Tuesday, July 29, 2008
It is impossible that the line should intersect itself; that is, that its right should cross over to its left side, and so, its left side become its right side. Because such an intersection demands two lines, one from each side; for there can be no motion from right to left or from left to right in itself without such extension and thickness as admit of such motion. And if there is extension it is no longer a line but a surface, and we are investigating the properties of a line, and not of a surface. And as the line, having no centre of thickness cannot be divided, we must conclude that the line can have no sides to intersect each other. This is proved by the movement of the line a f to a b and of the line e b to e f, which are the sides of the surface a f e b. But if you move the line a b and the line e f, with the frontends a e, to the spot c, you will have moved the opposite ends f b towards each other at the point d. And from the two lines you will have drawn the straight line c d which cuts the middle of the intersection of these two lines at the point n without any intersection. For, you imagine these two lines as having breadth, it is evident that by this motion the first will entirely cover the other--being equal with it--without any intersection, in the position c d. And this is sufficient to prove our proposition.
Saturday, March 29, 2008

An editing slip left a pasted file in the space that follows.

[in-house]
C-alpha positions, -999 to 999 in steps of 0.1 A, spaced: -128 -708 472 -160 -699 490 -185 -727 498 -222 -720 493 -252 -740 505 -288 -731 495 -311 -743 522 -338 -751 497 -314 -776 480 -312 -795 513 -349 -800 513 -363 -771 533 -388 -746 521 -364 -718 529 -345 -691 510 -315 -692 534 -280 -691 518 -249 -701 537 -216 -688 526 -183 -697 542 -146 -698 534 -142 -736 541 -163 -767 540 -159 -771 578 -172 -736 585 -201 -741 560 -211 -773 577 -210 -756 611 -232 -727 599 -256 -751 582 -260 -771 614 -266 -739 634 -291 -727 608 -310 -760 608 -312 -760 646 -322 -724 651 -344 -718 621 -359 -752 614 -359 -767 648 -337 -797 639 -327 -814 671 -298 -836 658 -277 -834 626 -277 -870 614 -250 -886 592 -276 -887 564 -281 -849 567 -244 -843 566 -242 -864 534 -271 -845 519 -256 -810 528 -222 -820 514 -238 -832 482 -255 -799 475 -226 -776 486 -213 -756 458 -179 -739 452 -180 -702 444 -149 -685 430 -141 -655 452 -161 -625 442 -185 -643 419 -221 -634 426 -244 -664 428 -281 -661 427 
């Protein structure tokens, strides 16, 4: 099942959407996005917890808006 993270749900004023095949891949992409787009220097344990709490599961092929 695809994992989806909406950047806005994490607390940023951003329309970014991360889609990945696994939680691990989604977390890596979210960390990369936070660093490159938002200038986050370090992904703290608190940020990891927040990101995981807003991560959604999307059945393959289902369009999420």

This diagram distinguishes natural from artificial perspective. But before proceeding any farther I will define what is natural and what is artificial perspective. Natural perspective says that the more remote of a series of objects of equal size will look the smaller, and conversely, the nearer will look the larger and the apparent size will diminish in proportion to the distance. But in artificial perspective when objects of unequal size are placed at various distances, the smallest is nearer to the eye than the largest and the greatest distance looks as though it were the least of all; and the cause of this is the plane on which the objects are represented; and which is at unequal distances from the eye throughout its length. And this diminution of the plane is natural, but the perspective shown upon it is artificial since it nowhere agrees with the true diminution of the said plane. Whence it follows, that when the eye is somewhat removed from the [station point of the] perspective that it has been gazing at, all the objects represented look monstrous, and this does not occur in natural perspective, which has been defined above. Let us say then, that the square a b c d figured above is foreshortened being seen by the eye situated in the centre of the side which is in front.